May 2015

May 2015 
Blog of Education
Sins of Accessories

Sins of Accessories Blog of Education May 2015

Expensive mess kit and the only fuel source available.Pair quality accessories with quality gear like this Titanium Canteen Kit from Heavy Cover.

Talk to anyone in retail and they’ll tell you a large portion of profit comes from accessories. Think about it, your car can be equipped with any number of roof racks and parts, there are floor mats, organizers, cleaning products and plug ins for all your electronics. On a smaller scale, your cell phone has countless potential accessories. Ear phones, screen covers, cases, arm-mounted carriers, extra batteries and on and on and on. The world of accessories is one that can get very expensive and all together, it is a multi-billion dollar chunk of all these industries combined. Handguns need holsters, knives need sharpeners, boots need fabric/leather treatment and so goes the big-ticket item/accessory relationship. With all the options out there and all the money at stake, there are certain to be mistakes in pairing accessories to certain items. Here are some of the most common.

High-End Product/Low-End Accessory
Ever see an expensive pistol in a universal nylon holster? It breaks my heart. How about a guy who buys an expensive camera and uses the cheapest camera bag? Ever hear of a person who spends hundreds on footwear but wears white cotton socks? If you have enough for the product, you should have enough for an appropriate accessory. It might just be my opinion but pairing something quality with something substandard is just wrong. On a recent camping trip, my plastic tarp stakes failed me snapping in two. That link in my shelter system was eventually replaced but I never should have skimped in the first place. What good is a quality tarp if it can’t be held down? Sure, I whittled wooden stakes but in an emergency, I want shelter now! I believe when you buy quality, you only cry once. Call me elitist but that’s how I see it. You should always buy the best you can afford.

Too Many Accessories
There is a thing as too much of something good. On my belt, I EDC a Victorinox Spirit. When I’m camping and in the woods, I’ll add my belt knife and firearm if laws allow. That is about all I want around my waist but some guys can’t stop there. They have to have a flashlight pouch with room for the optional IR filter, they want a spare mag holder or maybe double mag holder, they want backup knife, they want more and more until they become a drowning hazard if were to fall in a lake. Some fishing vests are equipped with dozens of pockets allowing for the carry of unnecessary gear. If you have the space, the temptation is there to take it up. So many ultra-light set-ups have bucked this trend and their are guys who are now paring their gear down to the basics. The real test is knowing when to say when by basing your realistic needs with realistic gear.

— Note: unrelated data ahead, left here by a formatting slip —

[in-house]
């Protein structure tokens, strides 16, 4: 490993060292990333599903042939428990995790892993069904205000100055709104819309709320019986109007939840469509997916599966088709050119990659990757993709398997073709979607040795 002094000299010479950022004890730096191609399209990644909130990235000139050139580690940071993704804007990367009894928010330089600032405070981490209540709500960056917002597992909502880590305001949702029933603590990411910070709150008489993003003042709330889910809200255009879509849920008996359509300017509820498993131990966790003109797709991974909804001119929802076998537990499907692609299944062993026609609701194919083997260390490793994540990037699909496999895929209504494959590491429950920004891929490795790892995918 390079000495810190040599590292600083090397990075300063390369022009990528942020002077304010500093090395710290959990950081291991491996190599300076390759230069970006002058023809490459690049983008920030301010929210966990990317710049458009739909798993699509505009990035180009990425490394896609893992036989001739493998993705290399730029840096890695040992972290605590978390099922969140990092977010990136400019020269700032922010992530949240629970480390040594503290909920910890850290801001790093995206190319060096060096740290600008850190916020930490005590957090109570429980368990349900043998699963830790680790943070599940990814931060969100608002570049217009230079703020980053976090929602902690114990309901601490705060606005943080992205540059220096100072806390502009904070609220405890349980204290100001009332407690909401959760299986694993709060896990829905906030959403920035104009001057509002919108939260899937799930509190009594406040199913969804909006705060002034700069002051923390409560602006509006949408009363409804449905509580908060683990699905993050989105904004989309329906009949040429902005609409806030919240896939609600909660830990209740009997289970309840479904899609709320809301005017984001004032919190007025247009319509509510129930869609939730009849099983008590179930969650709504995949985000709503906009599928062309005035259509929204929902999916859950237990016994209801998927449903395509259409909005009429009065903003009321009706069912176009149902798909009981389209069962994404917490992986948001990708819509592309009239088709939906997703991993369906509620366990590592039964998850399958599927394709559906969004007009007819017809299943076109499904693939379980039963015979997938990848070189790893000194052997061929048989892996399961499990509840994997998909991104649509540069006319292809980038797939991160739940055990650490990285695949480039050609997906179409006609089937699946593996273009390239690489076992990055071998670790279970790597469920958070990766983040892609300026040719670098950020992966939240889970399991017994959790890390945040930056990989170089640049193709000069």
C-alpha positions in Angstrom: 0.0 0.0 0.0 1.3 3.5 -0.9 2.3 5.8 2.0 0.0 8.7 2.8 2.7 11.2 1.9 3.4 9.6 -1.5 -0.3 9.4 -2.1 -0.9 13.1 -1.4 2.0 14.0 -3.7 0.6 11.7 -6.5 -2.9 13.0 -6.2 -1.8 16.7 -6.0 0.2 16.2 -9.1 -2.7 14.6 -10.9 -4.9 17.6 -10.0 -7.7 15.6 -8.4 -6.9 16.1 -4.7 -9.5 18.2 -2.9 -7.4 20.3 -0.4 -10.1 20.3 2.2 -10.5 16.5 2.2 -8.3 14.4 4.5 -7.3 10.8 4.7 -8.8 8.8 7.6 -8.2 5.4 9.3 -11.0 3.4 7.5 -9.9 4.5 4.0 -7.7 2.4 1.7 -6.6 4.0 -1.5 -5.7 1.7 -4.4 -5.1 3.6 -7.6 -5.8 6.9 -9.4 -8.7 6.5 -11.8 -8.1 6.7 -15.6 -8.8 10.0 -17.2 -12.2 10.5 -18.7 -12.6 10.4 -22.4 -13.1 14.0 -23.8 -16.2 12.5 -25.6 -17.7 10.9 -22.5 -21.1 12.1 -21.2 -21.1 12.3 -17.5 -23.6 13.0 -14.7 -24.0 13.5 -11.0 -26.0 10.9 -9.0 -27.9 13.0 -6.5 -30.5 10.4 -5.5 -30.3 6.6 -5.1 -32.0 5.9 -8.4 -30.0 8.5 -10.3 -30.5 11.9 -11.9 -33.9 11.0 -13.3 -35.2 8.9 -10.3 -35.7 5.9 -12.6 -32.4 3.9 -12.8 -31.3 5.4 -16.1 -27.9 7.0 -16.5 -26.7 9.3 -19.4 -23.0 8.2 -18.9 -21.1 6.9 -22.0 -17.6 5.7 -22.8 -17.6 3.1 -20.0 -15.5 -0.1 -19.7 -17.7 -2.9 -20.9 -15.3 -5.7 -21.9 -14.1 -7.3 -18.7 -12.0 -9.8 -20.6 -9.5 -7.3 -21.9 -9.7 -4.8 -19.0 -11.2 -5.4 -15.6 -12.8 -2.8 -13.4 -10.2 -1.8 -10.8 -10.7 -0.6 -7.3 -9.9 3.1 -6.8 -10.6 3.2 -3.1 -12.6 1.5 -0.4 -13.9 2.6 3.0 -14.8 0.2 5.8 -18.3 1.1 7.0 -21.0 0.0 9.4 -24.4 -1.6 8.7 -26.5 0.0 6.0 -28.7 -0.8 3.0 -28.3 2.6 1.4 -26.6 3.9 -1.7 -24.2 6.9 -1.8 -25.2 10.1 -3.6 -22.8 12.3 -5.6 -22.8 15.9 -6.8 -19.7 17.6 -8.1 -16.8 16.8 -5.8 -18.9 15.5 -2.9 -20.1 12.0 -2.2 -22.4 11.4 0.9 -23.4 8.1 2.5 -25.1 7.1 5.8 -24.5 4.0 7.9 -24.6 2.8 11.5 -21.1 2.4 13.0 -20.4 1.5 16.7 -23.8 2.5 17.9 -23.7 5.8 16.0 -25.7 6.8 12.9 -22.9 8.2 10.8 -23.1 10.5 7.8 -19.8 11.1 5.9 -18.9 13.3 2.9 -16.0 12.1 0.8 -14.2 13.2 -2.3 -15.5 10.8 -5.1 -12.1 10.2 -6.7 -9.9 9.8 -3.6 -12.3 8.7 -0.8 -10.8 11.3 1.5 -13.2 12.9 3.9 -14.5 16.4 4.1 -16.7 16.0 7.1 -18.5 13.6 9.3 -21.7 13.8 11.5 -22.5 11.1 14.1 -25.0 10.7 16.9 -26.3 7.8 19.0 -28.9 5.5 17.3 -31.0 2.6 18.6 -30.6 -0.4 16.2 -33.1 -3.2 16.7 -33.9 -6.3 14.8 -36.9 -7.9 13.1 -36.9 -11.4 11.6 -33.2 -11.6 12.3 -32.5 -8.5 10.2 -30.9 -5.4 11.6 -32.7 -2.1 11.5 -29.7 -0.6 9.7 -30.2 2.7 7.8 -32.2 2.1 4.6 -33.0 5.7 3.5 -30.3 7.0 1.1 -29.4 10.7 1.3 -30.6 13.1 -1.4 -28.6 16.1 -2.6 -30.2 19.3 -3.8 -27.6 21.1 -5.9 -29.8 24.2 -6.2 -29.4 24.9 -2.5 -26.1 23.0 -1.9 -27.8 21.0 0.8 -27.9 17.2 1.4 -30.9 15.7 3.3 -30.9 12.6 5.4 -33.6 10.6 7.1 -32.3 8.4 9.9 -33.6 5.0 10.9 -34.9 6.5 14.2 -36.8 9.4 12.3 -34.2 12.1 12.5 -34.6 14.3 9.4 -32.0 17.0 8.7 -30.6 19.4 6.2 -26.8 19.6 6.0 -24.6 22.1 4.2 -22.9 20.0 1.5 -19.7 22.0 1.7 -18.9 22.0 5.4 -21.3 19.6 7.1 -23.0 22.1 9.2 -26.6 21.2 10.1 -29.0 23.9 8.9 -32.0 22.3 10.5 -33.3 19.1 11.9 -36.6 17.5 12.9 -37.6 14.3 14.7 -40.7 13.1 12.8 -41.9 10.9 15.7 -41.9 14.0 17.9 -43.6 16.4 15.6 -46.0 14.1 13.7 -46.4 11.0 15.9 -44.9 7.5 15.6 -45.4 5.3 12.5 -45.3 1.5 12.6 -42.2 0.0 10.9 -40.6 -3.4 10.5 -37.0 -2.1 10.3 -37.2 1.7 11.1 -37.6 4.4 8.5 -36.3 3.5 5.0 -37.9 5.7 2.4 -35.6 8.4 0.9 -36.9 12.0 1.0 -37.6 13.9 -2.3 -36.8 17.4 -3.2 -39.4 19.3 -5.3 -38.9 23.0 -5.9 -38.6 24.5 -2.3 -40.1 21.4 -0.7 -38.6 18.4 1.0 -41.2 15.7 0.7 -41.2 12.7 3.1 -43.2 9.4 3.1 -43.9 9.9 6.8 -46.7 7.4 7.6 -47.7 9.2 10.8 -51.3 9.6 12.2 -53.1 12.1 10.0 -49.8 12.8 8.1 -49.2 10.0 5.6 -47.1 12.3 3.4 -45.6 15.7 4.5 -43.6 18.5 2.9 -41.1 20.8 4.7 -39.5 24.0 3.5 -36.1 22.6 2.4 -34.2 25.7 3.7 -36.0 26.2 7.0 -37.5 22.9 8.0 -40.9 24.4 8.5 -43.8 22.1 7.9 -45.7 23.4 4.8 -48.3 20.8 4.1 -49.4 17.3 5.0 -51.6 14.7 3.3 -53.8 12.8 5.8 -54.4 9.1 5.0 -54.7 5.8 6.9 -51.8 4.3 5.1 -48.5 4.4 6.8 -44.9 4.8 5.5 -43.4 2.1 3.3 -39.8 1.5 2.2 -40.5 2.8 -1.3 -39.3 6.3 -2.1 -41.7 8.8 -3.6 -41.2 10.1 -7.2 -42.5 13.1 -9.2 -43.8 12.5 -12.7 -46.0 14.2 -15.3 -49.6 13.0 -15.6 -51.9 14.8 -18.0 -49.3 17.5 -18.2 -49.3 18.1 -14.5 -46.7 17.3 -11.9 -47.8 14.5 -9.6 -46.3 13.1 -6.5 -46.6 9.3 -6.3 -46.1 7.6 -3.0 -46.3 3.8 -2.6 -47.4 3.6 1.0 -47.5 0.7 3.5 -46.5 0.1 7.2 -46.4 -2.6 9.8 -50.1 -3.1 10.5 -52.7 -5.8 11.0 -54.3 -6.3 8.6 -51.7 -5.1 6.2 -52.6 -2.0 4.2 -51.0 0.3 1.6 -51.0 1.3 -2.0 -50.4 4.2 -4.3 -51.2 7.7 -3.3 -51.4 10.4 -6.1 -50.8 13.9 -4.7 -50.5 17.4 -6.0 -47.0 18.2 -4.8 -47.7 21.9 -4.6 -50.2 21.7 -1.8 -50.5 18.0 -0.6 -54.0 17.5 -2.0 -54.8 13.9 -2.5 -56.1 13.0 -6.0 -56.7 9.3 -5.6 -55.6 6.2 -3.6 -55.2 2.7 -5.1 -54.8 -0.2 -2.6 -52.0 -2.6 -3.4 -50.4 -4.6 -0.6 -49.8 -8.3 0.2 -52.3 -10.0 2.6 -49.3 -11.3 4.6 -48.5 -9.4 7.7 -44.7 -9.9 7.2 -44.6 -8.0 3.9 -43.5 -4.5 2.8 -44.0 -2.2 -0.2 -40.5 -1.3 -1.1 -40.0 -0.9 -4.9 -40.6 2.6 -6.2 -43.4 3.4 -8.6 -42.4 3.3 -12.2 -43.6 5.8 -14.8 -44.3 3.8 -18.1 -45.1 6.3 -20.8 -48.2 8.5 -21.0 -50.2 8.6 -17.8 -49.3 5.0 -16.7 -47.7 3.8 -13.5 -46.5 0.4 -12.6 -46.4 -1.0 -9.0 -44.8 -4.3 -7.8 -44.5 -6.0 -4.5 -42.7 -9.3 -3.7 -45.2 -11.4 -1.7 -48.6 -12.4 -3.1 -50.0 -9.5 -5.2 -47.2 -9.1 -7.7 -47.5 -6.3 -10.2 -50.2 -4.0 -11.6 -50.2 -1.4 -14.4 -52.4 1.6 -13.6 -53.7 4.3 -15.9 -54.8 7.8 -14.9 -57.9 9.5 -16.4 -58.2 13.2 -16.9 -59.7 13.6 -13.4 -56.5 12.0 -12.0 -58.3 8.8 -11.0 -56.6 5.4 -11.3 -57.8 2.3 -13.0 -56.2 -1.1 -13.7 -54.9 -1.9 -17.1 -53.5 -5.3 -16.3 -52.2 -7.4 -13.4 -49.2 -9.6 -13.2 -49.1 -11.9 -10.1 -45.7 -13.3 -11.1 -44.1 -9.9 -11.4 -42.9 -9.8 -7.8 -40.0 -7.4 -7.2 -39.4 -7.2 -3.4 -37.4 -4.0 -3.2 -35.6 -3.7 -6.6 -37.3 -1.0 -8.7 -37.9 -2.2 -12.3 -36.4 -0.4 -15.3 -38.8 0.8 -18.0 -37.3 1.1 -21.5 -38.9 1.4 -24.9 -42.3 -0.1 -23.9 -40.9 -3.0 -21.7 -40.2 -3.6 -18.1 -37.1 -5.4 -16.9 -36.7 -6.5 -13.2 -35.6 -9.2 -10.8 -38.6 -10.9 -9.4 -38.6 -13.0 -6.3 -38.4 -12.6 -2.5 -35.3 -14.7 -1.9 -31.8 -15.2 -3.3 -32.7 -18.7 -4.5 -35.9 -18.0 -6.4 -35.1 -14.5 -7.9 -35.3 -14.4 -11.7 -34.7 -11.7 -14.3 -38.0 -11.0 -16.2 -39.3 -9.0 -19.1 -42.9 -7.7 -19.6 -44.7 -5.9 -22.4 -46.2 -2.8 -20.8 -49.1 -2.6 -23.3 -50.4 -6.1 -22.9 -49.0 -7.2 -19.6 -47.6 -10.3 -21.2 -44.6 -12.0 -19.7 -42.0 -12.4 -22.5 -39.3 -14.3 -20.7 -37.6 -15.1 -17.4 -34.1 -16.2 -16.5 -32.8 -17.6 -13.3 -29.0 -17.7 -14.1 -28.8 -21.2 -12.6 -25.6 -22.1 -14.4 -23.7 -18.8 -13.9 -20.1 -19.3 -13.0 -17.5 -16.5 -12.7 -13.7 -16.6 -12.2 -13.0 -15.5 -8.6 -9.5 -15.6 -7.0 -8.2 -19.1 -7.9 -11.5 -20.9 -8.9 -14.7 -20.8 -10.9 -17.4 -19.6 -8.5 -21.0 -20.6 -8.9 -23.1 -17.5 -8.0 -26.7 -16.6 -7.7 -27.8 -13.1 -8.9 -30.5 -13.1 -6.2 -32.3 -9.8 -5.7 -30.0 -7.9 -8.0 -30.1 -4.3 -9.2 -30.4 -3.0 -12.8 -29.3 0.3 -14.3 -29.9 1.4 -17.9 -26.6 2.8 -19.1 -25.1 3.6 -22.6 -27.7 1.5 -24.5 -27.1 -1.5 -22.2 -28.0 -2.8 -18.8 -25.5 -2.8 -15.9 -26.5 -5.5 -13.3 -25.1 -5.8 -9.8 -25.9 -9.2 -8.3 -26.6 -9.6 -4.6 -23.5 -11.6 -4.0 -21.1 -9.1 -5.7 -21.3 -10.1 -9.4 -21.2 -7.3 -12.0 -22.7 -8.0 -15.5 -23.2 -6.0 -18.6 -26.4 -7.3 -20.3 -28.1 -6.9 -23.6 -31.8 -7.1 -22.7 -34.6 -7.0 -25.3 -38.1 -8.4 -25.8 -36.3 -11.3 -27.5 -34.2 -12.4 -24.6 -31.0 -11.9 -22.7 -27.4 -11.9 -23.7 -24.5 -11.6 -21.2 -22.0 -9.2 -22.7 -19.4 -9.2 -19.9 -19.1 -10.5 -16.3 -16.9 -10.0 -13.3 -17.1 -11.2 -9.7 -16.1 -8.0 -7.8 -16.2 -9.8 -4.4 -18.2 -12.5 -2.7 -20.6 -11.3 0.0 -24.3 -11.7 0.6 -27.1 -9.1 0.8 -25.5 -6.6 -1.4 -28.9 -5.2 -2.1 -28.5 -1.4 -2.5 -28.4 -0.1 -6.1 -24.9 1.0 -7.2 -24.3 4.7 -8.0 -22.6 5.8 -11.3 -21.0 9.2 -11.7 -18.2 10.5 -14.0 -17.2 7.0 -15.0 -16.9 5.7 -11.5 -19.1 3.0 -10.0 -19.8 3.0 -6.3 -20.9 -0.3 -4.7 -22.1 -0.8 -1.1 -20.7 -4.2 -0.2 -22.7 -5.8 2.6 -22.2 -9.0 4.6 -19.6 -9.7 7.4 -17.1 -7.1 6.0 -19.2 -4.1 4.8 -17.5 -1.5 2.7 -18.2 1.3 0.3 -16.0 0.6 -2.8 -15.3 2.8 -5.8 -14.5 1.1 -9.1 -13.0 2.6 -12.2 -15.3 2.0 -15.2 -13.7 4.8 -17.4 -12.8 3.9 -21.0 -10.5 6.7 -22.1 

Accessorizing Beyond Ability
Some products are simply beyond the ability of the user. A lot of shooters carry trauma kits to treat sucking chest wounds without any training in how to use them. There are also no shortage of guys who have Hi-Lift jacks and shovels mounted to their vehicles because they look cool. There’s a problem when neither show any signs of use but a bigger problem if the user thinks owning the product without trying it makes him/her ready for an emergency. The best compass in the world will do you no good if you can’t read it and owning gear is never enough.¬†Having good gear is only part of the formula, being trained and knowledgeable of it’s use is another. False beliefs in ability are dangerous to all parties. If you’re just starting to learn how to ski, kayak, climb or any other sport with a high degree of skill involved, invest in lessons and time to practice. Lessons aren’t as sexy as accessories but they do pay off.

Not Accessorizing
O.K, so I’ve pointed out some problems associated with accessorizing in the sports and pastimes we love. You may be a purist or at this point you may think you shouldn’t accessorize at all. This too is a “sin” of accessorizing. If you’re paddling a beautiful wooden canoe, getting it to and from your location is important. It’s not a task for simple foam padding and some straps. A dedicated rack will last longer and be safer. Your sleeping bag will perform better with a pillow as it will help trap warm air in. Using a rolled fleece jacket is nice but a pillow (like the one included in all bags from Wiggy’s) is my choice. Just remember, you’ve already spent “X” amount of dollars on the big-ticket item, now isn’t the time to skimp to complete your outfitting.

To reiterate, there is a fine balance between needs and wants when it comes to accessories. The money wasted on bad decisions can be used elsewhere or good training or travels. Ultimately, it’s your money so do what you want with it regardless of what I tell you. just remember, accessories, like all gear can be lost and while the thrill of the chase is part of the fun, it wears off. Experiences are harder to forget than accessories. I don’t know anyone who vividly recalls buying an accessory as a marker moment in their life but plenty of people who can’t stop talking about the trips they’ve taken. Think twice before you pick up that impulse item and remember the sins of accessorizing. They may save you time and money.